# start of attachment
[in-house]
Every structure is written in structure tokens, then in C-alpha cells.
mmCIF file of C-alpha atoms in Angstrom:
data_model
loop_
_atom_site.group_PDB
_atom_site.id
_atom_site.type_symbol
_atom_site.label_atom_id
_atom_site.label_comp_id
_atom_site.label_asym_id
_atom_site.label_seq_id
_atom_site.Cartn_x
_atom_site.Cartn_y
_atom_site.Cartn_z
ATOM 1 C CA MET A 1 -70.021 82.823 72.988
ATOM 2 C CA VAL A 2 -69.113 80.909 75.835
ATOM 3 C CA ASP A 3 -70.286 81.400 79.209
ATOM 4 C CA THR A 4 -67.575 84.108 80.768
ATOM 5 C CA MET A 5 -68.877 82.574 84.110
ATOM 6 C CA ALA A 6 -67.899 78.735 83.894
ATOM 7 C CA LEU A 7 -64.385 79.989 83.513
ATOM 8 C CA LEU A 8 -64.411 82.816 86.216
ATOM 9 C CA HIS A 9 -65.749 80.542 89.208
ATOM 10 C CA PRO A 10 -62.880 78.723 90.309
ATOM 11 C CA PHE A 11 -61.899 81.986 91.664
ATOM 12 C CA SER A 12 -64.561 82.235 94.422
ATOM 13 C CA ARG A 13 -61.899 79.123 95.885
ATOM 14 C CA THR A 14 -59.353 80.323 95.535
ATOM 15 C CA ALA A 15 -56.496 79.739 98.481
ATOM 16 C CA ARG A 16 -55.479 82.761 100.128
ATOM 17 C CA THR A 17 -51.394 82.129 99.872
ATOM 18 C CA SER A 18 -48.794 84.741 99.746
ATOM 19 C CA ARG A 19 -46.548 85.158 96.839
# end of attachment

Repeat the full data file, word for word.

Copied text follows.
[in-house]
Every structure is written in structure tokens, then in C-alpha cells.
mmCIF file of C-alpha atoms in Angstrom:
data_model
loop_
_atom_site.group_PDB
_atom_site.id
_atom_site.type_symbol
_atom_site.label_atom_id
_atom_site.label_comp_id
_atom_site.label_asym_id
_atom_site.label_seq_id
_atom_site.Cartn_x
_atom_site.Cartn_y
_atom_site.Cartn_z
ATOM 1 C CA MET A 1 -70.021 82.823 72.988
ATOM 2 C CA VAL A 2 -69.113 80.909 75.835
ATOM 3 C CA ASP A 3 -70.286 81.400 79.209
ATOM 4 C CA THR A 4 -67.575 84.108 80.768
ATOM 5 C CA MET A 5 -68.877 82.574 84.110
ATOM 6 C CA ALA A 6 -67.899 78.735 83.894
ATOM 7 C CA LEU A 7 -64.385 79.989 83.513
ATOM 8 C CA LEU A 8 -64.411 82.816 86.216
ATOM 9 C CA HIS A 9 -65.749 80.542 89.208
ATOM 10 C CA PRO A 10 -62.880 78.723 90.309
ATOM 11 C CA PHE A 11 -61.899 81.986 91.664
ATOM 12 C CA SER A 12 -64.561 82.235 94.422
ATOM 13 C CA ARG A 13 -61.899 79.123 95.885
ATOM 14 C CA THR A 14 -59.353 80.323 95.535
ATOM 15 C CA ALA A 15 -56.496 79.739 98.481
ATOM 16 C CA ARG A 16 -55.479 82.761 100.128
ATOM 17 C CA THR A 17 -51.394 82.129 99.872
ATOM 18 C CA SER A 18 -48.794 84.741 99.746
ATOM 19 C CA ARG A 19 -46.548 85.158 96.839